His description is apt. The net result of all that social engineering is a dependency culture, with the government in distant Ottawa now spending $40,000 a year on subsidies for each of Nunavut’s Inuit. Some still hunt, but others no longer want to, do not know how to, or simply cannot afford to – a snowmobile alone costs $15,000 in Pond Inlet, nearly double the price in the south. Instead, the elders complain, young Inuit stay home to watch television or play computer games.

Those that do not hunt are ‘lost’, Bryan Simonee, Sheeba’s husband, said as he stood on his balcony after returning from a hunting trip financed by his housing maintenance job. ‘Any Inuk in his right mind would want to be a provider.’

Some of the old traditions survive. Hunters with a surplus of seal meat use the local radio station to invite their fellow Inuit to come and share it. Women still carry their babies on their backs in pouched garments called amautis, and some still make seal-skins boots and mitts. Georgina, a young woman selling home-made jewellery in the hotel lobby, happily demonstrated the remarkable Inuit art of throat singing when asked.

One evening I attended an event organised by Canada Goose, which makes some of the world’s warmest parkas and which financed my trip to Pond Inlet. No local person could possibly afford a Canada Goose parka. The company was instead distributing eight pallet-loads of cloth, zips, buttons and other surplus materials from its factories in Winnipeg and Toronto so Inuit women could make parkas for their families. It was a commendable exercise, and quite an occasion for Pond Inlet. The community centre resembled some Arctic Harrods sale as 200 women rushed to get their share. Inuaraq made a short speech thanking Canada Goose. Within 15 minutes every last scrap of material was gone, which is hardly surprising as cloth in the Arctic Co-op costs $30 or more a metre. ‘I love making things. It’s fun,’ one woman, Martha Suqslak, said as she walked home with the wherewithal to keep her four children warm for another winter or two. But the irony was inescapable. These women were vying for scraps from factories making garments invented by their forebears.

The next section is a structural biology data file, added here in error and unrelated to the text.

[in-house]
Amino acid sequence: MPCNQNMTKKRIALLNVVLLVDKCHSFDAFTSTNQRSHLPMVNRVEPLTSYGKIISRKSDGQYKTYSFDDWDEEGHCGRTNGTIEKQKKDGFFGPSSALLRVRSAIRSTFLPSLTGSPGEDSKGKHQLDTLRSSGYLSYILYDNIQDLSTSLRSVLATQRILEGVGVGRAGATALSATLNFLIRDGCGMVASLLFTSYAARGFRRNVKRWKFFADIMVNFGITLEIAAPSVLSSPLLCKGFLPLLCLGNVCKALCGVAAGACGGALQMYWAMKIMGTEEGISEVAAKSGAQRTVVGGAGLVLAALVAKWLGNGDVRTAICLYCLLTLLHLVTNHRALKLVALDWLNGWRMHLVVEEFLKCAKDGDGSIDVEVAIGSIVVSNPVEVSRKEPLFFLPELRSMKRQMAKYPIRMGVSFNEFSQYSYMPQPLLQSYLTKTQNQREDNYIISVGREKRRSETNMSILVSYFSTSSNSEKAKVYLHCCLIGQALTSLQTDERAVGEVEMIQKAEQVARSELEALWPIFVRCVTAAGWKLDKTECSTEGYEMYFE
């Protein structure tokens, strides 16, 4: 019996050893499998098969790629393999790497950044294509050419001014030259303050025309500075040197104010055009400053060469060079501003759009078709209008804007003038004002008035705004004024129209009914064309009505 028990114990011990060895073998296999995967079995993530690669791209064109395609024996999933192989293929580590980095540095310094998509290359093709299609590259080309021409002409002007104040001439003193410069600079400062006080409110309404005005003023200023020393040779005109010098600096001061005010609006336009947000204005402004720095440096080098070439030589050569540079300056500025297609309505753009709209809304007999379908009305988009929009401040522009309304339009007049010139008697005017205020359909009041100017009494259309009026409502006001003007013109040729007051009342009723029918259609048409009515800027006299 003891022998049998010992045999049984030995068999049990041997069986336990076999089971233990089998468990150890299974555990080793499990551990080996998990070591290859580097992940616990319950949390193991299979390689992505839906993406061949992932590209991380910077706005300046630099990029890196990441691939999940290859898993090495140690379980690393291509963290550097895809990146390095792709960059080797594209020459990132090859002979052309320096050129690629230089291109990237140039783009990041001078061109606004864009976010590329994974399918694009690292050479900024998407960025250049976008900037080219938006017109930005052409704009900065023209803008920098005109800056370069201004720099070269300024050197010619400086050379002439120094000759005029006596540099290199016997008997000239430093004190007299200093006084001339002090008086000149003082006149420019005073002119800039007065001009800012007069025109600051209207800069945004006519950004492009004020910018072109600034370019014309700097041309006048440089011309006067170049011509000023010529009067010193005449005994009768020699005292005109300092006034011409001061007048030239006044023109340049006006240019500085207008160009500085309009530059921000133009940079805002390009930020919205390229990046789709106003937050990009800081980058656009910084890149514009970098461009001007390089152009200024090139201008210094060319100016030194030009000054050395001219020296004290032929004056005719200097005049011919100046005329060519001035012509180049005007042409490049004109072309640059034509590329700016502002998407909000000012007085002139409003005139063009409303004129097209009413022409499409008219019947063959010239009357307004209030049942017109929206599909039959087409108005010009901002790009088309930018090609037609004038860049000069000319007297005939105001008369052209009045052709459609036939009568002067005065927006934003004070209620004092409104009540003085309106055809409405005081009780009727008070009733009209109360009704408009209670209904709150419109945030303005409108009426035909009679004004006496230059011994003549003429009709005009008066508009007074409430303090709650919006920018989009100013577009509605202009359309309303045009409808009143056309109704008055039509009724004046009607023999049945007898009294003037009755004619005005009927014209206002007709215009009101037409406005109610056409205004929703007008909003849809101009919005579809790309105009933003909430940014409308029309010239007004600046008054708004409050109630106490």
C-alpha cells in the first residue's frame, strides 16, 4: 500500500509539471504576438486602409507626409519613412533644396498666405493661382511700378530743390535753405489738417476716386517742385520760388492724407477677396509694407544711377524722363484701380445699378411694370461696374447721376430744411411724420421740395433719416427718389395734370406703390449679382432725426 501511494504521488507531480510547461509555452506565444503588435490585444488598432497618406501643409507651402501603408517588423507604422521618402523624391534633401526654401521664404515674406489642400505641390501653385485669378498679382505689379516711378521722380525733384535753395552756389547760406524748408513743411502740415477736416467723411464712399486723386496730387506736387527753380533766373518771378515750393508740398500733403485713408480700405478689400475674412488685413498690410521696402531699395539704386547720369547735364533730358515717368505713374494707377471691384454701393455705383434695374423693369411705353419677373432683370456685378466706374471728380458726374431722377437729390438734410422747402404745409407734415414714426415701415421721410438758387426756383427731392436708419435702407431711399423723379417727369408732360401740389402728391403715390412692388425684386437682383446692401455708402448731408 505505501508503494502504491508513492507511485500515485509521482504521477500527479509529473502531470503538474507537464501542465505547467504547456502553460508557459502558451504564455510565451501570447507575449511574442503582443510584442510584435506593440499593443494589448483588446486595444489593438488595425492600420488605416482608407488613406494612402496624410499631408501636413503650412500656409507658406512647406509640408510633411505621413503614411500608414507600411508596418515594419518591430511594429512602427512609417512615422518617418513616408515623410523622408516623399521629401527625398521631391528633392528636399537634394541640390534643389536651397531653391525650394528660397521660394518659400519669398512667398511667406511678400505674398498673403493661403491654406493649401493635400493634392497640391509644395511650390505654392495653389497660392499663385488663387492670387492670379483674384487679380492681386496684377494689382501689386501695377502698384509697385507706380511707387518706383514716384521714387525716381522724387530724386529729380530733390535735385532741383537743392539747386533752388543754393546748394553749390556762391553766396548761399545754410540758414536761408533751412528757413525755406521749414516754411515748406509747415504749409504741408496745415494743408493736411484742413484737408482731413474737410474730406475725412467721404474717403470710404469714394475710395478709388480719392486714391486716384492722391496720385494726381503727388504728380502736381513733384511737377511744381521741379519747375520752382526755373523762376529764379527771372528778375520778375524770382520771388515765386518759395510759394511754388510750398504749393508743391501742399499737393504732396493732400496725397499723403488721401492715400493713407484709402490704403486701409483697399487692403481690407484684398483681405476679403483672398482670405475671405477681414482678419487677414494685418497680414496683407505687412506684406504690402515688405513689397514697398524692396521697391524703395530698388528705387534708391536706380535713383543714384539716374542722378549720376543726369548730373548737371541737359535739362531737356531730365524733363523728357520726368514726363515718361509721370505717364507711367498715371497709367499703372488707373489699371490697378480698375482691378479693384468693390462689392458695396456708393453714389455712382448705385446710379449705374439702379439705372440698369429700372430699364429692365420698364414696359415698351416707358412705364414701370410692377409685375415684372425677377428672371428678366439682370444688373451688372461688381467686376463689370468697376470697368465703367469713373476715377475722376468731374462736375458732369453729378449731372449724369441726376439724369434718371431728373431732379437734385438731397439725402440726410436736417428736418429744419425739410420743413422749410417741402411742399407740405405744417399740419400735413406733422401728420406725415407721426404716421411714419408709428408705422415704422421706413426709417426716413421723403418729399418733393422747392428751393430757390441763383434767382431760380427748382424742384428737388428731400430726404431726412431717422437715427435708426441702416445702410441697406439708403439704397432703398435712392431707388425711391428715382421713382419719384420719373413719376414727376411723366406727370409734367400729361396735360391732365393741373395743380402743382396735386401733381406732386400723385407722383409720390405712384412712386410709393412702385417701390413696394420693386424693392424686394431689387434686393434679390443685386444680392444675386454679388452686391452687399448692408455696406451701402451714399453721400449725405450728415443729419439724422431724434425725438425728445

The most dramatic change to the Inuit way of life may be only just beginning, and once again it is coming from outside. Climate change is already being felt more acutely in the Arctic than almost anywhere else in the world. The sea ice is not only shrinking in area, but melting earlier each summer and freezing later, shortening the hunting season by a month or two. The permafrost is thawing. The weather is becoming more extreme and unpredictable.

The opening of the North-West Passage – a shortcut between the Atlantic and Pacific – means more ships, more tankers and more chance of an environmental disaster. But it also means more cruise ships bringing tourist dollars, and more interest in the oil, gas and mineral resources of the north.

The talk in Pond Inlet is of a giant $750 million iron ore mine being developed by ArcelorMittal at Mary River, barely 100 miles away, along with a 90-mile road across the tundra to Milne Inlet from which 3.5 million tons of ore will be shipped to Europe each summer.

Inuaraq, a hunter of some renown, says Milne Inlet is a prime breeding ground for narwhal, and fears that the dozens of ships coming and going from Milne Inlet will drive away those sensitive mammals as well as the seals. But he also recognises that the old days are over, that Inuit must now hunt for money as well as animals, and that the mine could prove the salvation of Pond Inlet – the nearest settlement – by creating 70 or 80 well-paid jobs for its people. It already employs several dozen, which is another irony. As David Reid pointed out, ‘Iron ore comes from the land, so it could be argued that the land is once again providing for the Inuit.’